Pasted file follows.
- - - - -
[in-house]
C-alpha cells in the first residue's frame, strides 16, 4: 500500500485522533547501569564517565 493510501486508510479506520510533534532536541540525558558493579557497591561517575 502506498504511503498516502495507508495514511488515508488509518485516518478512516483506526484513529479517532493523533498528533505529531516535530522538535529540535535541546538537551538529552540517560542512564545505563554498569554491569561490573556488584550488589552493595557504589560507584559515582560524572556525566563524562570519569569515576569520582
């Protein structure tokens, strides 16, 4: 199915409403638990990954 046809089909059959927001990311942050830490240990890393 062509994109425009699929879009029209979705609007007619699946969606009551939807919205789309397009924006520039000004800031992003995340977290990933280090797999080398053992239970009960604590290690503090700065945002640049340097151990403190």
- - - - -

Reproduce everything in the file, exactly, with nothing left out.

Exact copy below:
[in-house]
C-alpha cells in the first residue's frame, strides 16, 4: 500500500485522533547501569564517565 493510501486508510479506520510533534532536541540525558558493579557497591561517575 502506498504511503498516502495507508495514511488515508488509518485516518478512516483506526484513529479517532493523533498528533505529531516535530522538535529540535535541546538537551538529552540517560542512564545505563554498569554491569561490573556488584550488589552493595557504589560507584559515582560524572556525566563524562570519569569515576569520582
């Protein structure tokens, strides 16, 4: 199915409403638990990954 046809089909059959927001990311942050830490240990890393 062509994109425009699929879009029209979705609007007619699946969606009551939807919205789309397009924006520039000004800031992003995340977290990933280090797999080398053992239970009960604590290690503090700065945002640049340097151990403190």